OK, lets work the numbers. ChryslerComprehensiveCompensation was using traditional methodologies, 18 months invested we were 1/2 functionality complete. KentBeck and RonJeffries came in and we started over using ExtremeProgramming methodology. It took 9 months to get to functionality complete. But wait, we used half as many people including overhead (non-combatants). But wait again, the rewrite used some information collected during the original go. I would say about 1/3 of the total effort was saved. But wait yet a third time. That 9 months also included training of all the people in a new methodology, which was also changing as we went along too. I would estimate we back out 1 month. Now lets do the math.

((18months x 2 functionality) x 2 head count) / (9 months + 3 scavenging - 1 training) = 6.5

Each person on the project (including overhead people) resulted in about a 6.5x performance gain. This number is not inconsistent with TomKubit's experiment on the VcapsProject. The same functionality was added to two systems. One Built extreme, one built traditional. Tom showed a 10x improvement, but that did not include overhead.

So now take your 100 person project and divide by 6.5. We can do it with about 15 people and that includes overhead. -- DonWells

I think that Extreme Programming is a confession that "traditional" design methodologies don't work, yet XP doesn't solve the problem either. If you had a real workable technology for designing a software system, it would result in a flexible, reusable and extendible program. If you get lost using a map, you make a better map, you don't start out in whatever direction looked the simplest. -- GregFoxx?

And how do you make a map? Travel the terrain and record what you encounter!

''No, you take pictures from a satellite."

In what way does XP not solve "the problem"? I presume the map thing is an analogy suggesting that you can't write quality software by DoTheSimplestThingThatCouldPossiblyWork. That suggests that you haven't tried it it yet. Those of us who propound it have tried it. And we're serious guys. Or we're hallucinating. Get an XP person to hang with and try simplicity. We think you'll like it. -- RonJeffries.

P.S. When lost in the woods, walk downhill. It tends to lead to a river. When you reach a river, walk downstream. It tends to lead to a town. Hmmmm ...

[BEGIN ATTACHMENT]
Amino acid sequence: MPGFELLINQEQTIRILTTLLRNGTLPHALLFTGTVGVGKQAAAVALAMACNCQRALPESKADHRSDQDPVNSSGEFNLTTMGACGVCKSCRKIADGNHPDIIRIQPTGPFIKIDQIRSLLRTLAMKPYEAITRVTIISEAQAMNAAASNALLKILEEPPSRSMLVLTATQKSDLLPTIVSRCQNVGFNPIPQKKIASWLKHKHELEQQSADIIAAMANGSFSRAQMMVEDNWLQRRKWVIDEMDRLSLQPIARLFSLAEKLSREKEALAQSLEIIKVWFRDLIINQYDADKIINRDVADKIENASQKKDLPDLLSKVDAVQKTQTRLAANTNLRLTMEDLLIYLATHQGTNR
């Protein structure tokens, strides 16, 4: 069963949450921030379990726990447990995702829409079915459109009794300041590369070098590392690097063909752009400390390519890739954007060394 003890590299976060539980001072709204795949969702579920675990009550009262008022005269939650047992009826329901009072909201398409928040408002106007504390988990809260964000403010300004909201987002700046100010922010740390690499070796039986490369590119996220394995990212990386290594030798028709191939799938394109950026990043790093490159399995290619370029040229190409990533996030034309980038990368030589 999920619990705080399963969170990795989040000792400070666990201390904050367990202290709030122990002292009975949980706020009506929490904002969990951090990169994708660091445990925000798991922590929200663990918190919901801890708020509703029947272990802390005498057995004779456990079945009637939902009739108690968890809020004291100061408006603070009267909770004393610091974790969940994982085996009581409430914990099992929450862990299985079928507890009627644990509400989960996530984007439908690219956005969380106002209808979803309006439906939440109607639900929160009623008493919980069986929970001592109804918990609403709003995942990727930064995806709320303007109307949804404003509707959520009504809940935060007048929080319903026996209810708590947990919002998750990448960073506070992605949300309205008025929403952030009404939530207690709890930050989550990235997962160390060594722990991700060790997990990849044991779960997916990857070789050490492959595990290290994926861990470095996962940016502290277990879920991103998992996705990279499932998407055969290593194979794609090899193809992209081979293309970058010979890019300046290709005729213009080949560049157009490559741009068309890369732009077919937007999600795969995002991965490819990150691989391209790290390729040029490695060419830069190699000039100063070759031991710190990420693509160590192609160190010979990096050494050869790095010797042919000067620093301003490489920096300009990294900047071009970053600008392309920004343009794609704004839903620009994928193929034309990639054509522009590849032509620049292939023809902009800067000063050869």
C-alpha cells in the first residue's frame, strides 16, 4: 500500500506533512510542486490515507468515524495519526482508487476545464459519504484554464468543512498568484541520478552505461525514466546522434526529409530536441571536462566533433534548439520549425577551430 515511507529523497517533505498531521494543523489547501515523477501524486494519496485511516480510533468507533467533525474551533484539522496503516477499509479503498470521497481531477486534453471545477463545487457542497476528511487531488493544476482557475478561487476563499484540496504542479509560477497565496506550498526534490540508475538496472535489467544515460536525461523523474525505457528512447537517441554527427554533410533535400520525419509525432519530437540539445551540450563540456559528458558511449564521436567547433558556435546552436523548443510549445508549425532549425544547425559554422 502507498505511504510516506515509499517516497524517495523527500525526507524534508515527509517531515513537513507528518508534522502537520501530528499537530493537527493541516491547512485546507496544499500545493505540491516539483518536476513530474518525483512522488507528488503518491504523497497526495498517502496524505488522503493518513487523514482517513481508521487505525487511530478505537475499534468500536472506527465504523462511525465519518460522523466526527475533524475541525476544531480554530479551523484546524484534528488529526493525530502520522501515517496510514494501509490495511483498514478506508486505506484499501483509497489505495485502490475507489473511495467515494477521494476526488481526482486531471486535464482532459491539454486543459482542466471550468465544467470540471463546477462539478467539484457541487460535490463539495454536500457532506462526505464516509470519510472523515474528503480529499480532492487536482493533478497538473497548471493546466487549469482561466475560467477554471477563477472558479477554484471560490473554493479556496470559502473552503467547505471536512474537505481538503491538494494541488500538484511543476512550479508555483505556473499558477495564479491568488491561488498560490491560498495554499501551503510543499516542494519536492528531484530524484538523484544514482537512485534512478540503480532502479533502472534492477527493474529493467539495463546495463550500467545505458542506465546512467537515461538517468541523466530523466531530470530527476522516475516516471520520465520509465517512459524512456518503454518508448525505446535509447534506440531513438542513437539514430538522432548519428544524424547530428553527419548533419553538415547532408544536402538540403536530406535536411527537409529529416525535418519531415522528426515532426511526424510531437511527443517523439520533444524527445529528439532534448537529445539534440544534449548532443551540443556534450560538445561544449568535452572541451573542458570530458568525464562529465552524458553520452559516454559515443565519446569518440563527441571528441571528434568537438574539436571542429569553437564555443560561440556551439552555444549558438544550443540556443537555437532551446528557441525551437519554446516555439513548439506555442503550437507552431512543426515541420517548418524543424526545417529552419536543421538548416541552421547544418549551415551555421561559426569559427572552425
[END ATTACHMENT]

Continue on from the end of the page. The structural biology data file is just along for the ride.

The "better map" suggestion makes perfect sense if you know what is going to happen. In the case of uncertainty about the future, you are better off going in a promising direction that you can easily change. The greater the uncertainty, the greater the value of fancy footwork and the greater the risk of relying on maps. -- KentBeck
There seems to be a hidden assumption on this page - that a HundredPersonProject is going to have WorseManagement than a ten-person project.
From above: No, the way to deal with a 100 person project is to fire the bottom 90% of the staff. Good point! Programming productivity shows the 80/20 (or 90/10 if you prefer) rule in action. The other thing to note is that there always is the productive 10% - even when the stars are gone, someone else rises to the challenge. When the JobControlLanguage can't just be duped anymore, someone will learn JCL!

only one problem - the people who decide who gets fired are usually a significant fraction of those that need to be fired (i.e. the overhead and management)
Another way of thinking about why projects are better broken down ... SmallWorld network theory. In this theory, the distance across graphs stays small as we scale up when we have mostly nodes in small clusters and a few random non-local links. Think of teams as clusters, and the links as communication channels, and you can see that breaking down the 100-PP into 10x10-PP might actually be a sensible and even optimal approach.

For more links on small world theory see http://www.santafe.edu/sfi/organization/annualReport/econSocial.html